Hardwicke Circus - Fly The Flag (2023)

The British Invasion may have been tamed by the Colonials a long time ago, but our original ancestral homeland continues to bombard our shores with some great music. We mustn't entertain any thoughts about striking back with a counteroffensive because Hardwicke Circus - an energetic, creative young band from the northern English city of Carlisle - has been sent our way.

The Hardwickes are a top notch, rock and roll quintet with a vintage sound and modern passions. Fly the Flag is their second studio record and it arrives after a live LP they recorded in an English prison.

The 80s have always been a decade I've dumped on - and these guys sound like that's where most of their influences come from - but they don't rely on synths and drum machines as their modus operandi. Yes, electronic keyboards are part of the mix, but this outfit isn't Depeche Mode. They use modern technology the way it should be used - as another instrument in the band - not instead of the band.

Fly The Flag is loaded with eleven original rock and roll songs - plus one cover - and it's all played very well. 

Hardwicke Circus are brothers Jonny Foster (lead vocals and guitars), Tom Foster (drums and vocals), Joe Hurst (bass, sax and vocals), Jack Pearce (saxophones and vocals) and Lewis Bewley-Taylor contributes his vast array of keyboards and a few other interesting instruments. He plays grand piano, accordion, trumpet, theremin, Hammond organ, Oberheim synthesizer, Moog, clavinet and Wurlitzer. The Foster brothers are the primary composers but everyone lends their talents to the end results.

The album was produced by veteran Dave Robinson which may explain Hardwicke's throwback sound. The highly regarded executive became legendary as the co-founder of Stiff Records where he signed a big roster of artists including The Damned, the late Kirsty MacColl, Tracey Ullman and Celtic folk-punkers, The PoguesRobinson also managed other stars that he eventually signed to Stiff: Elvis Costello, Ian Drury, and former Rockpile bandmates Dave Edmunds and Nick Lowe. He also produced Lowe's first band, the 70s, English pub-rockers, Brinsley Schwarz. Earlier, Robinson was a roadie for Jimi Hendrix.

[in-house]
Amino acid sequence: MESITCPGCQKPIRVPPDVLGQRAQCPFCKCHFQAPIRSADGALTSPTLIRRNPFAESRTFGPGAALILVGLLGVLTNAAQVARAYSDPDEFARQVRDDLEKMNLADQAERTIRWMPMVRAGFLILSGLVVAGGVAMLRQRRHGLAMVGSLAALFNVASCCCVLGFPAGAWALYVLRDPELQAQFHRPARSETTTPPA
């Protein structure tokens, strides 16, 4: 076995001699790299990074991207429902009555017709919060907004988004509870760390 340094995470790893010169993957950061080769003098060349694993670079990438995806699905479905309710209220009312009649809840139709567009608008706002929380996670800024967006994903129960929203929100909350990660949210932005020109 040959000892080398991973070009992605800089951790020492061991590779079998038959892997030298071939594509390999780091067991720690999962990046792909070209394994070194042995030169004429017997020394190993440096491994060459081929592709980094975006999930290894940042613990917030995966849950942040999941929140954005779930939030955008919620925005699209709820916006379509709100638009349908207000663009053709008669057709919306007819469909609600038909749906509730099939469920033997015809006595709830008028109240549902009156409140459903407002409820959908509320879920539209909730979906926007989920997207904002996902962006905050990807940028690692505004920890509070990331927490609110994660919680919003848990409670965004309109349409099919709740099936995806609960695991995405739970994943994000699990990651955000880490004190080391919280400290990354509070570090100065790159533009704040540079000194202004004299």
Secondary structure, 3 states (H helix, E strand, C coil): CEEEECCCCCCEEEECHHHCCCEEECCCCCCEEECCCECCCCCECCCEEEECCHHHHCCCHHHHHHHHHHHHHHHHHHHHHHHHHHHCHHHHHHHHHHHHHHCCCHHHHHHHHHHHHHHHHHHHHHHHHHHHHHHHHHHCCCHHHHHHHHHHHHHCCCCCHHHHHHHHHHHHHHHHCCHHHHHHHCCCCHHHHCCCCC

Hardwicke's subject matter ranges from that old tried and true pop music subject of romantic relationships to serious social concerns. It can be said that the Fosters write unique songs.

On "Rejection Is Better Than Regret" Jonny Foster sings "Rejection is better than regret my love,  I guess that's why you're my ex, You're so sweet and lovely though, But I don't like the way you look with him." It's not your ordinary love song.

"Can You Hear Me Now" is about refugees trying to escape the Taliban. I was there at the graveyard of the empire In the province of Helmand, Crossing the Kuh-e Bandaka From the grip of the Taliban,  Down the deserts dusty highway, Lonesome on the trail, 3000 miles and a lonely prayer."  Heavy thoughts indeed, but still musical.

The Hardwickes can also party hardy, just like the best of those old pub-rockers. The set closes with "No More Doggin'" - an old blues tune originally released by Roscoe Gordon in 1952. It's a celebratory song extraordinaire that should provide a hot time at any live gig.

You know this group has to be good because they've been championed by the likes of Paul McCartney, who helped them secure a spot in last year's Glastonbury festival.

I like Hardwicke Circus a lot and you should too.